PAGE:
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Pastafarian Fights For Right To Wear Pasta Strainer

A female Pastafarian is fighting for her right to wear a pasta strainer on her head in her driver’s license photo, claiming it is an expression of her faith.

Rachel Hoover, 21, says she belongs to the Church of the Flying Spaghetti Monster -- where members are called Pastafarians -- and has been practicing her faith now for five years, The Chicago Tribune reports.

Hoover explained she had gone to renew her license wearing the unusual items "to make a point that this is my religion.”

While she says she was eventually allowed to wear the pasta straighter, she claims she was mocked and insulted by both employees and others in the vicinity.

What’s more, she eventually received a letter from the Illinois secretary of state's office stating her photo was "incorrect.” They added it would be canceled if she didn’t change it.

“[We’re] just trying to use a little common sense. It almost looks like Pastafarians are a mockery of religion," explains the agency’s spokesman, Dave Druker.

The religion itself may be considered a parody by some given its satirical background.

Created by Bobby Henderson in 2005, it was largely considered an amusing response to a Kansas debate to teach intelligent design in schools.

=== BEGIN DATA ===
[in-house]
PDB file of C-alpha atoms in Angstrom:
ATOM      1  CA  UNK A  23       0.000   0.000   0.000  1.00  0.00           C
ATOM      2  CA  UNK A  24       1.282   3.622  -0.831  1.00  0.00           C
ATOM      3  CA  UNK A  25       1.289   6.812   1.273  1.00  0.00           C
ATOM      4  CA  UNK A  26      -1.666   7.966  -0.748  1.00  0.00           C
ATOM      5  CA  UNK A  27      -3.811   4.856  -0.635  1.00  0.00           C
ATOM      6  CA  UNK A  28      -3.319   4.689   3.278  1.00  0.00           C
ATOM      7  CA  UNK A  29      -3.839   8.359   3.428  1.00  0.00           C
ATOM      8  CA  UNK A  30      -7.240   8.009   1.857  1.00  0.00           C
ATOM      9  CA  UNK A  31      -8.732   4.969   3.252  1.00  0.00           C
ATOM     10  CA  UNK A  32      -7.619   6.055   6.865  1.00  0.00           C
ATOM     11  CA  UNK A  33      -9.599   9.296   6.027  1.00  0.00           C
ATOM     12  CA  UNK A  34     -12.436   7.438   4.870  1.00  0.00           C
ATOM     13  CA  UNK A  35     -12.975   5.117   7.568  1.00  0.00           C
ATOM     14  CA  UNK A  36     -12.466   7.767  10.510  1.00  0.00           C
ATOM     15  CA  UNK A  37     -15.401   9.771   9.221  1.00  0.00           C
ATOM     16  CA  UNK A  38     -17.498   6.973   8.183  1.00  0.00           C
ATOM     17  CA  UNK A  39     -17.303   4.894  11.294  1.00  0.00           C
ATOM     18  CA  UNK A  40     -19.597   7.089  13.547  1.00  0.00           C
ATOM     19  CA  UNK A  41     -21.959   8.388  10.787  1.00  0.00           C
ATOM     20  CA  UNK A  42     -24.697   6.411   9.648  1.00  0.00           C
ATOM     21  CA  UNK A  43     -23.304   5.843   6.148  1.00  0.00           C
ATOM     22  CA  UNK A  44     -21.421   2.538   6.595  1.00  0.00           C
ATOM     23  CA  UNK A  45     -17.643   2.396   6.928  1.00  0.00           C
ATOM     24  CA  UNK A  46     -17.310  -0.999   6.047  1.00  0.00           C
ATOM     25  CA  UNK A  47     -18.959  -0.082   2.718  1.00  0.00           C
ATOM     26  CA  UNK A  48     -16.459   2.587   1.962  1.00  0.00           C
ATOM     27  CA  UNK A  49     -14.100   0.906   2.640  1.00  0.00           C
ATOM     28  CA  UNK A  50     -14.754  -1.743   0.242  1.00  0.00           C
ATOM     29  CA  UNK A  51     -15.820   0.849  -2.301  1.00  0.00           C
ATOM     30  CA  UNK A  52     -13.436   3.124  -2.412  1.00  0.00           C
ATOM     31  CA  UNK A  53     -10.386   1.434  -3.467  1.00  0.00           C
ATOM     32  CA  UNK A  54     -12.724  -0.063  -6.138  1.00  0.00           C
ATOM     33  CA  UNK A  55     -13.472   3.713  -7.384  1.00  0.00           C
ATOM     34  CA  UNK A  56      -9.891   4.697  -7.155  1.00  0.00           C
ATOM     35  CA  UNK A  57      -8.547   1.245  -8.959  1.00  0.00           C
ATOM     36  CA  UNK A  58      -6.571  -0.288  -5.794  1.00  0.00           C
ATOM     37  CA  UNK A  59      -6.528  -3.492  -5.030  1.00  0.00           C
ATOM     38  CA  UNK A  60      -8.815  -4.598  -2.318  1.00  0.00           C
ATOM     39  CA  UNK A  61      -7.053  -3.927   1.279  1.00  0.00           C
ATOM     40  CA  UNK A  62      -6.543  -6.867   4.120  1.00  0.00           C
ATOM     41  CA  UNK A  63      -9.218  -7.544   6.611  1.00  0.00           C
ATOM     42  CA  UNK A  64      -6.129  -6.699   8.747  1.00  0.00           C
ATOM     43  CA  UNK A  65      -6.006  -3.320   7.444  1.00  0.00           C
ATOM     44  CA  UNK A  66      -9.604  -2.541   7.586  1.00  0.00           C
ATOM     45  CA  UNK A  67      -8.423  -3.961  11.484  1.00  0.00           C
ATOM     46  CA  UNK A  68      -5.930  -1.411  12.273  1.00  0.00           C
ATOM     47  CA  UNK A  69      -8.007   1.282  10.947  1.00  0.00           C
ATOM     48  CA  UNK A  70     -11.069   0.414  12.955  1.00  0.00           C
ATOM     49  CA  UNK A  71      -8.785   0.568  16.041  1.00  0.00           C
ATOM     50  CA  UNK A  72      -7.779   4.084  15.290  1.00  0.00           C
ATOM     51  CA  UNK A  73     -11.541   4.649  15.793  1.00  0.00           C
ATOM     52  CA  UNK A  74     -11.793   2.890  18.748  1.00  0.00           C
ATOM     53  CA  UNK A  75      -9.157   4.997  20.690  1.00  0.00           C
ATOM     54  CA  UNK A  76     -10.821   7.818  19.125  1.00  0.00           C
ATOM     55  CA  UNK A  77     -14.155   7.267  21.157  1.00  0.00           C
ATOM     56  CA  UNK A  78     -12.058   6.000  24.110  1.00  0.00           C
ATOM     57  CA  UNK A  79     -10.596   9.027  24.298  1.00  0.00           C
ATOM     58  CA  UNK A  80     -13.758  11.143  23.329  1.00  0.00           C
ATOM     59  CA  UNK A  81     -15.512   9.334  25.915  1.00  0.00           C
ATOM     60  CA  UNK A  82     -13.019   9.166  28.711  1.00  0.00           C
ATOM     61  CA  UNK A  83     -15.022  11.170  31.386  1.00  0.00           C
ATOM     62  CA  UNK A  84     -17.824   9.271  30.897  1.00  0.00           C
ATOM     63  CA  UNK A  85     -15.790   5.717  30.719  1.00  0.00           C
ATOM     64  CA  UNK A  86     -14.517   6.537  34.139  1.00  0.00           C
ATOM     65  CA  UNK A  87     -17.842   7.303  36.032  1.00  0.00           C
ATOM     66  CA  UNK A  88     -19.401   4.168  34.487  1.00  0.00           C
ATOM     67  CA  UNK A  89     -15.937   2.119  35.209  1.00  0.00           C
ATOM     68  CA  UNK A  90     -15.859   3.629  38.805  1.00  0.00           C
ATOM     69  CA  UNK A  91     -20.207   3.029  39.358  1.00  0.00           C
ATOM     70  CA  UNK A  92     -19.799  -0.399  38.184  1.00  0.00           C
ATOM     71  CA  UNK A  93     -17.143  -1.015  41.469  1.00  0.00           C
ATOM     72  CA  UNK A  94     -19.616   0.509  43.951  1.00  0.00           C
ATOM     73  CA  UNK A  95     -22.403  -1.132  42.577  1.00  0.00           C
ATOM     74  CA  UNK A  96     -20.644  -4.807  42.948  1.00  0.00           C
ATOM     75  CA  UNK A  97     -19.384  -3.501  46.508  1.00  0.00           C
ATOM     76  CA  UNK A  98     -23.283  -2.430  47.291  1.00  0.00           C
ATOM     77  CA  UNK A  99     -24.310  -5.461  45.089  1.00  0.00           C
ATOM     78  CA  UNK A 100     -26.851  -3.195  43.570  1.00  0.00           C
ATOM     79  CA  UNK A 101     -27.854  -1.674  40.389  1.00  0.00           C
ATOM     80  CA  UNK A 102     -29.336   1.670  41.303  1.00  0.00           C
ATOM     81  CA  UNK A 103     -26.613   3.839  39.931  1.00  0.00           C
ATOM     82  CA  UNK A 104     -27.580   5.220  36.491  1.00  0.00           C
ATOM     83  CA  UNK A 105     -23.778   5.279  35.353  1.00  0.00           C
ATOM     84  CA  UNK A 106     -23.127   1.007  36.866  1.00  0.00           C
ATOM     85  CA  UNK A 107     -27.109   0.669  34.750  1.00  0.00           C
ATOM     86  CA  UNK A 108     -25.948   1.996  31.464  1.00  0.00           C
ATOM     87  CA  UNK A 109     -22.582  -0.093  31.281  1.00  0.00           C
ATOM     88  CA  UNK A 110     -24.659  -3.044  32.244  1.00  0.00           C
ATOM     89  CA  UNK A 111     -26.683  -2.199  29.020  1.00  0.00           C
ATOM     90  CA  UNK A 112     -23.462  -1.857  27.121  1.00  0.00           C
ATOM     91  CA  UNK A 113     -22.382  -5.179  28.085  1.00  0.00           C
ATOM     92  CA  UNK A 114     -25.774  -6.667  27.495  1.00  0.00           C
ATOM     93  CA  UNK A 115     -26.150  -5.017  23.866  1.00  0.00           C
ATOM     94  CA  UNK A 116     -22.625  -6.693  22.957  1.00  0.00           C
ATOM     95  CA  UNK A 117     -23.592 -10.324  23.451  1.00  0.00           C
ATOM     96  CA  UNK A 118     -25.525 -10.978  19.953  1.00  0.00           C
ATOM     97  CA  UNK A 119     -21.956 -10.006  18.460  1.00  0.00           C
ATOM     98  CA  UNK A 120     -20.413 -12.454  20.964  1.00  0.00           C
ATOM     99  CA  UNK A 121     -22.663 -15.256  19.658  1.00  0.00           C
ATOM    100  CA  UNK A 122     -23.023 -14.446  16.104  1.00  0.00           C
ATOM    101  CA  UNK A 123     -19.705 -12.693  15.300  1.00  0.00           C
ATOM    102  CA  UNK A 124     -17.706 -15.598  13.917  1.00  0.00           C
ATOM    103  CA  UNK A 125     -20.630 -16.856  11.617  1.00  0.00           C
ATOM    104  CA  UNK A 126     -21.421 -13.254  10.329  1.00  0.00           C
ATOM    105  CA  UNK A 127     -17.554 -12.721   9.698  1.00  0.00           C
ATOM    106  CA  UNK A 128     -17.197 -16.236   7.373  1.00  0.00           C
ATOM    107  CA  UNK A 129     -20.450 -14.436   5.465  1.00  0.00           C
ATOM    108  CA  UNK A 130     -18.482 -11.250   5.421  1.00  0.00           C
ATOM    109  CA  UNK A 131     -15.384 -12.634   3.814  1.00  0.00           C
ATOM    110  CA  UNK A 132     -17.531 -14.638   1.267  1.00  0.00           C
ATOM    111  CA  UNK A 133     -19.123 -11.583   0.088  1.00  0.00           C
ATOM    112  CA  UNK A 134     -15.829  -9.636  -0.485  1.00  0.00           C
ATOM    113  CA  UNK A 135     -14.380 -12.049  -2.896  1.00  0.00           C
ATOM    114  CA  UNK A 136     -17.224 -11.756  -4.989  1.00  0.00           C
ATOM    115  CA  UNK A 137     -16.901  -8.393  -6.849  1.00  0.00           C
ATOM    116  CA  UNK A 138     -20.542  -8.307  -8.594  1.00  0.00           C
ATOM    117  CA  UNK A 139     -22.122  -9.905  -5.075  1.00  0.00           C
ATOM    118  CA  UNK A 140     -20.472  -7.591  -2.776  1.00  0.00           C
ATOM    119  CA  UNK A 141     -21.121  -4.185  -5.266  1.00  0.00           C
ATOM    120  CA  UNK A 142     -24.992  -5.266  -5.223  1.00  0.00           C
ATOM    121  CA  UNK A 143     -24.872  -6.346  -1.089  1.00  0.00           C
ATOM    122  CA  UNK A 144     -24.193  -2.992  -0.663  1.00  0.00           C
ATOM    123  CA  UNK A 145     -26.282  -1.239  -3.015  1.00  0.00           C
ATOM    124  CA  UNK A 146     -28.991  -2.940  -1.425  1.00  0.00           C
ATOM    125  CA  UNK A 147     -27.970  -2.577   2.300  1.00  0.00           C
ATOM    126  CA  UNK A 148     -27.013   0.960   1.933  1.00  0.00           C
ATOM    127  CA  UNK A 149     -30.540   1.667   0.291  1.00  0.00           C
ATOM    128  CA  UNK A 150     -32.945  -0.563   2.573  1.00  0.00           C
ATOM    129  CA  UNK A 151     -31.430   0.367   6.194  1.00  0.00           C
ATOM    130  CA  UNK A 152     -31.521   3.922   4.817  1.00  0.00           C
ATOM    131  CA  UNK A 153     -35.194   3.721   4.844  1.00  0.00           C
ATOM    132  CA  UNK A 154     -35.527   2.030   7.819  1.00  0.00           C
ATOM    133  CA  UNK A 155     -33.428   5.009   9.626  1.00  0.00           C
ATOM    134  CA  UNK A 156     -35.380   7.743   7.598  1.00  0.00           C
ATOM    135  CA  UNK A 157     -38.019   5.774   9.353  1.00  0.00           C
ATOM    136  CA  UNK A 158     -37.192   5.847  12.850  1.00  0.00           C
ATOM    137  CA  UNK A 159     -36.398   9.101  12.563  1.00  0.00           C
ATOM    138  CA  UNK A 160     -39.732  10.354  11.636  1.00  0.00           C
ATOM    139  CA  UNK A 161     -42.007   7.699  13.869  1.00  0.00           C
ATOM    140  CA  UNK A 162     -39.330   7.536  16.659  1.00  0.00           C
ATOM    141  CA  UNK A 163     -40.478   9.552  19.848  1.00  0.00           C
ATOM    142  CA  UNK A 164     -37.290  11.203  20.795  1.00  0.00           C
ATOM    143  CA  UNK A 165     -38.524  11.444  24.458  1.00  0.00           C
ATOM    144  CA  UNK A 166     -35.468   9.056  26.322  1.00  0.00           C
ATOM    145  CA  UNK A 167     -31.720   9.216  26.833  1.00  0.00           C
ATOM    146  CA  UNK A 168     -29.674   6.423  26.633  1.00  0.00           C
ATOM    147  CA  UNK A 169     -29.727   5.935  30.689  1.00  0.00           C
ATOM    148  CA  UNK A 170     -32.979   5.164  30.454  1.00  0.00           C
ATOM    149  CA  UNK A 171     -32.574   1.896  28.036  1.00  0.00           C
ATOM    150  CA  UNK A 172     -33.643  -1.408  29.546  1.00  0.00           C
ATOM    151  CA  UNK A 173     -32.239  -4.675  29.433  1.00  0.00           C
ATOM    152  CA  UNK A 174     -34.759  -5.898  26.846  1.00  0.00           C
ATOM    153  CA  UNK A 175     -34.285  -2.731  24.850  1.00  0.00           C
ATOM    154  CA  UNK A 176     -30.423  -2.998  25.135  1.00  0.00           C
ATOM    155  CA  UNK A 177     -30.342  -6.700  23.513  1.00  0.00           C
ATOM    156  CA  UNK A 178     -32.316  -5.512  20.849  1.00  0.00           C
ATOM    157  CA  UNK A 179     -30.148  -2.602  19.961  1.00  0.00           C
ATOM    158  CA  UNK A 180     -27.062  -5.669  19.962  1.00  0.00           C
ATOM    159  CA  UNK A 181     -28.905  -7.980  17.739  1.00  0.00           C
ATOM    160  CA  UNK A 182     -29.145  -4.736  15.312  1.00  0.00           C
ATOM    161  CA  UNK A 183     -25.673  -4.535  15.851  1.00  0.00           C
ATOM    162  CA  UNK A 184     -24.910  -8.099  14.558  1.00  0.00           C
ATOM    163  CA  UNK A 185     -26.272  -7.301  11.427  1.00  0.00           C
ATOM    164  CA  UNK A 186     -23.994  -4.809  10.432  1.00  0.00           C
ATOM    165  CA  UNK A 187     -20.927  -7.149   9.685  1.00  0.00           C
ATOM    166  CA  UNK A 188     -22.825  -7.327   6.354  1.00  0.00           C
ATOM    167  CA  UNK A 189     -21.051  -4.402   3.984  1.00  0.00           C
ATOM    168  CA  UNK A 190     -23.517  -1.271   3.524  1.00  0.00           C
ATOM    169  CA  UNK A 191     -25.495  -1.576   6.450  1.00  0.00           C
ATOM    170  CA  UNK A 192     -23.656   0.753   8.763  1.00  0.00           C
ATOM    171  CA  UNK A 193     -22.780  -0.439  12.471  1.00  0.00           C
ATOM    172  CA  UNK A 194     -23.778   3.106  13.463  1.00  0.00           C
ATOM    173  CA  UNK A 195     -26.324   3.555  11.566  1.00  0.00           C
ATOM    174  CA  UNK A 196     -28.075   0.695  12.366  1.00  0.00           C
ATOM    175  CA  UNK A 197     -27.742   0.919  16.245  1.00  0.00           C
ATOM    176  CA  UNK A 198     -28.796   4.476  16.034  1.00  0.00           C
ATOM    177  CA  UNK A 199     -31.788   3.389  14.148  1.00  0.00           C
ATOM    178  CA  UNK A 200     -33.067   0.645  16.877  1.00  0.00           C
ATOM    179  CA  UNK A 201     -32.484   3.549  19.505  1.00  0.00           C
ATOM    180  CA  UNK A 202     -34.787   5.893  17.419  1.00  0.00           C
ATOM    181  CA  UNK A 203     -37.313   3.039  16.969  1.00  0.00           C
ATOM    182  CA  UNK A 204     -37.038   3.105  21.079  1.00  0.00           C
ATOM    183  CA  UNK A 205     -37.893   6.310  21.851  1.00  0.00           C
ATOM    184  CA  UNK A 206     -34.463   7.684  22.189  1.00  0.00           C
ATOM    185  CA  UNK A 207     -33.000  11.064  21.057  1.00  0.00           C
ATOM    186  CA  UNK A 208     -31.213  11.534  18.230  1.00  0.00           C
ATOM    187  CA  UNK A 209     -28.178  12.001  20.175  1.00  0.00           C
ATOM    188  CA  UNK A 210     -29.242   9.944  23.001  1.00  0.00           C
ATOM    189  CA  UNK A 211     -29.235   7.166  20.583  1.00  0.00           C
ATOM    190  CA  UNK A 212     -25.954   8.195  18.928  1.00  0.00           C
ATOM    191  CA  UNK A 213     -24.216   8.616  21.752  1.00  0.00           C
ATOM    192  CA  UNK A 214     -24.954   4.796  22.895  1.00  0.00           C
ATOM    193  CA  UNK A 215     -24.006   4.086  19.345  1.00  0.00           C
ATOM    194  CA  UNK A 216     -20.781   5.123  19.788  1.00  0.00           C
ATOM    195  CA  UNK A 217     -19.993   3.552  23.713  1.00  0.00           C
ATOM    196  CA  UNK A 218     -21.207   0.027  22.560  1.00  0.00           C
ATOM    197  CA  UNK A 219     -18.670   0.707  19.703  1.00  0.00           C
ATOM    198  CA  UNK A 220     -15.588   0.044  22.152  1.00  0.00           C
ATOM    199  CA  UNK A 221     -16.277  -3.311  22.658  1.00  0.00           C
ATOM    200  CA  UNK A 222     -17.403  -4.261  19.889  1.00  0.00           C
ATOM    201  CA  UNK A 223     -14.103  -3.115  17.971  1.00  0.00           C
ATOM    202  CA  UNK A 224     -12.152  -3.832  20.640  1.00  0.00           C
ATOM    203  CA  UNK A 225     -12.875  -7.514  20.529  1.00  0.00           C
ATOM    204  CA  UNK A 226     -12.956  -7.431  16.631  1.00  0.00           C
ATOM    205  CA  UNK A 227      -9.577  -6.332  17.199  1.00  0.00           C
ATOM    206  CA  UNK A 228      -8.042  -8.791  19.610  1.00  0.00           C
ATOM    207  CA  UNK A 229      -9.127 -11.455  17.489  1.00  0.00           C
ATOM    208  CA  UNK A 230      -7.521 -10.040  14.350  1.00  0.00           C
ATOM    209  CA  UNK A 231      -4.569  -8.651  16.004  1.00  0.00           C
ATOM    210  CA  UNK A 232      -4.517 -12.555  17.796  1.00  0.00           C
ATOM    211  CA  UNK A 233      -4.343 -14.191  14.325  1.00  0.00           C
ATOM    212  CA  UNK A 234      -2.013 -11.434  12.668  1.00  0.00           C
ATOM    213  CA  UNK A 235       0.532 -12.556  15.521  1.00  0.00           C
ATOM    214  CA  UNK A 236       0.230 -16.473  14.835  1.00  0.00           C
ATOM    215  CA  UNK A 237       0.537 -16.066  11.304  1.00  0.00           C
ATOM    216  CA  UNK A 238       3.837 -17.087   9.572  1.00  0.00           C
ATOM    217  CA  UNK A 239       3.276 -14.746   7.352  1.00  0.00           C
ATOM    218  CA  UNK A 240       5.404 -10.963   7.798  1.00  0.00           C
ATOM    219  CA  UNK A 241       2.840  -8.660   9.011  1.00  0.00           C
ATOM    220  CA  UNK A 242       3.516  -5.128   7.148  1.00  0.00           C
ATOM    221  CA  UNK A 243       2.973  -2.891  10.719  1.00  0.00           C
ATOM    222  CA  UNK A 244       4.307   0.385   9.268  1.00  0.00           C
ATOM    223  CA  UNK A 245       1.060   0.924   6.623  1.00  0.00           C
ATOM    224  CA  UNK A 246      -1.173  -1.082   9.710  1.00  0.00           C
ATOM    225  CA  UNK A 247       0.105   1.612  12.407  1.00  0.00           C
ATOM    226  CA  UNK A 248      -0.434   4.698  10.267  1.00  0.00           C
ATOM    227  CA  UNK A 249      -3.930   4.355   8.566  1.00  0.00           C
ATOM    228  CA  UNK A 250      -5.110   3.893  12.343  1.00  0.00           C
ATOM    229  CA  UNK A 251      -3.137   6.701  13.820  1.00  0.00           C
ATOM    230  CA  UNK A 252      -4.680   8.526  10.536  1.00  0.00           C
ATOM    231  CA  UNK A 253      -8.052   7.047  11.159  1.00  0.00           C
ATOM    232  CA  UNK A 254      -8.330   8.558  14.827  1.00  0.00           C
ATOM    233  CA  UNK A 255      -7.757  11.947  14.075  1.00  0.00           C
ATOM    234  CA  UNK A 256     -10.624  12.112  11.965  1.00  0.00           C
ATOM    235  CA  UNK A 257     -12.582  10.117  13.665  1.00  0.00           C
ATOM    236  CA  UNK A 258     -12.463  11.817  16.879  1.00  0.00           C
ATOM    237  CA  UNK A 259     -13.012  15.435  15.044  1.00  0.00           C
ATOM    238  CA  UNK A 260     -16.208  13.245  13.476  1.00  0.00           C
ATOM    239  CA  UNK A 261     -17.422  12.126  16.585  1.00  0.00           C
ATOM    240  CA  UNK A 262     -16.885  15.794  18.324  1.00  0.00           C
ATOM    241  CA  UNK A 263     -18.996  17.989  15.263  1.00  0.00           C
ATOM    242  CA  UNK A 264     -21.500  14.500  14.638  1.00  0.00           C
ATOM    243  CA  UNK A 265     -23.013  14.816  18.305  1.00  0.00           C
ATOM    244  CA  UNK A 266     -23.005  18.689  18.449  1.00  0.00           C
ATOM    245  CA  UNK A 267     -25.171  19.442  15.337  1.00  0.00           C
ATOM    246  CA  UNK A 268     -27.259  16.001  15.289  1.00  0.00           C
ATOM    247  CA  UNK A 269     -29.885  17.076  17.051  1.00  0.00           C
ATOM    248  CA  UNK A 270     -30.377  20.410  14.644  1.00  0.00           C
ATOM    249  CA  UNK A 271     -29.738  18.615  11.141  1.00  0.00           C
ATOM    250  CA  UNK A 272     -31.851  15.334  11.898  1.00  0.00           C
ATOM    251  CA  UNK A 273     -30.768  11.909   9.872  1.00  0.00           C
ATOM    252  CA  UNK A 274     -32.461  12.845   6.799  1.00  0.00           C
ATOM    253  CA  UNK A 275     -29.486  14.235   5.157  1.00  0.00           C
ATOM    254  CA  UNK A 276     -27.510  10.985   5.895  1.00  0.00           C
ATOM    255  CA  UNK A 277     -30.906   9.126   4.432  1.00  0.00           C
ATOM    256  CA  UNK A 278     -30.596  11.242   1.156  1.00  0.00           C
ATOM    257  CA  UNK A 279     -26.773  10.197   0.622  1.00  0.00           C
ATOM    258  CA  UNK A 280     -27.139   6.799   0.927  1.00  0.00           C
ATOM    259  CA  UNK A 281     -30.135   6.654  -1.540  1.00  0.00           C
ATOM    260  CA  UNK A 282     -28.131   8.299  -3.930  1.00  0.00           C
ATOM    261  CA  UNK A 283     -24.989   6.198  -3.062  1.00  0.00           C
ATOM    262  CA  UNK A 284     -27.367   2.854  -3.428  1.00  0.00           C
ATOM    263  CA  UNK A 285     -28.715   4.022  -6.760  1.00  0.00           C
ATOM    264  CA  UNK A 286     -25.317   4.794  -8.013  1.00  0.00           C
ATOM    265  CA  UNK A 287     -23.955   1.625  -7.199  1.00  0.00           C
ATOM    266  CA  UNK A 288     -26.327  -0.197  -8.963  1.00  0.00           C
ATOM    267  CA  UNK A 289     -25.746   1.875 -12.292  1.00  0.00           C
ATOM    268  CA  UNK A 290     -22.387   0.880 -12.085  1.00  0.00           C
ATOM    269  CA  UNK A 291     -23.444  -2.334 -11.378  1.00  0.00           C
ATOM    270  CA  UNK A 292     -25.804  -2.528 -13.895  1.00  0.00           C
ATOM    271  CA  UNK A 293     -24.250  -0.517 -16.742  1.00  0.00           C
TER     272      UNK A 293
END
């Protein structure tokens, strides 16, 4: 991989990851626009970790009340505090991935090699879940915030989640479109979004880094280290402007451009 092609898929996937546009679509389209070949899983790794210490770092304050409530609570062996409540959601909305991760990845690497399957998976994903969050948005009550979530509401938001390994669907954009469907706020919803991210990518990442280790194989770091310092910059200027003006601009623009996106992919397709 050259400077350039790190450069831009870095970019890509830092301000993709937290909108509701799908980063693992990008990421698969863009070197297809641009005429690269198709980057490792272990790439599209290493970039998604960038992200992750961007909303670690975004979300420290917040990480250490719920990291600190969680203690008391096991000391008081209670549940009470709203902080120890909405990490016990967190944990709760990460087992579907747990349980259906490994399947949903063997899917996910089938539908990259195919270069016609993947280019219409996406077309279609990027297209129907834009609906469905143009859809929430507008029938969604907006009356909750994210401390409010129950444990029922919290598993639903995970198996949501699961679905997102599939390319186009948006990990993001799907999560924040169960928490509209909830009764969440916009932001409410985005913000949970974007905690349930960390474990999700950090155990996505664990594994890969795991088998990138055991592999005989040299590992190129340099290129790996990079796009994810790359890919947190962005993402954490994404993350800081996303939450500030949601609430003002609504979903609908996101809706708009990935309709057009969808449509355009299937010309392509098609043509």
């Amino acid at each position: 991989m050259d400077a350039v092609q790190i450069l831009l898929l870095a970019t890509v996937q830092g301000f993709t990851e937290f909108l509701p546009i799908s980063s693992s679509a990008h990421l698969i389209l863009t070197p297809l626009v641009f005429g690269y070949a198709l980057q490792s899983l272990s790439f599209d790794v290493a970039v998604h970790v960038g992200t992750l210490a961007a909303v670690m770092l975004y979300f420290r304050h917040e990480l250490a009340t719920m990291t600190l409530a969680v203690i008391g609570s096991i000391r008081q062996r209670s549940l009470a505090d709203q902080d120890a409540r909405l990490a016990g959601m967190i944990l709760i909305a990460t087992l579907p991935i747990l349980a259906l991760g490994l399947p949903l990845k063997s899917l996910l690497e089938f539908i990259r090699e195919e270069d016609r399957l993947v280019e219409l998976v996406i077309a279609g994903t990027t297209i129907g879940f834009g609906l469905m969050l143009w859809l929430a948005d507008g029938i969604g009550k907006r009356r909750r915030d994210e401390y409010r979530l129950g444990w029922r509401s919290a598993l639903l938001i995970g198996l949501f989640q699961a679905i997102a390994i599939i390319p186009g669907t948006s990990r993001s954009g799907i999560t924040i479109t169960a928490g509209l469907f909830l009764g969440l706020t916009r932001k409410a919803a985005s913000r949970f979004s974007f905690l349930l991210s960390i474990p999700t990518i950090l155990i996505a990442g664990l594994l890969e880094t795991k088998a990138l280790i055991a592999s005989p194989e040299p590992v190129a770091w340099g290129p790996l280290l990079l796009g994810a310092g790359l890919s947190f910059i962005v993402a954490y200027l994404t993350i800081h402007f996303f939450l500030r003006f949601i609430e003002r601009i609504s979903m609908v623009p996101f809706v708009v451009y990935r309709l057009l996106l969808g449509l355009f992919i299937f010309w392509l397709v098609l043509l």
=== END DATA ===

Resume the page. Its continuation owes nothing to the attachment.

Henderson argued if Christian ideas were allowed to be taught, then so should his newly-created Church of the Flying Spaghetti Monster's beliefs.

However, since then, the movement has become a proper religion recognized in the Netherlands, Poland and New Zealand, the Arlington Heights Patch reports.

Yet Hoover swears she takes her religion seriously, explaining wearing her pasta strainer reminds her of "the supreme being above me."

"Some people say a Flying Spaghetti Monster sounds silly. But to me, because I didn't grow up with that, the idea of Jesus sounded silly to me," she said, adding that she will continue to fight.

"I'm 21 years old. I have car issues. I'm broke. I can't really afford an attorney at this point," she said. "But that does not mean it's the end of my battle at all."

"... I want Pastafarians to be taken seriously. It's not just so I can have a cool license,” she added.

Sources: Chicago TribuneArlington Heights Patch / Photo credit: Rachel Hoover/Facebook

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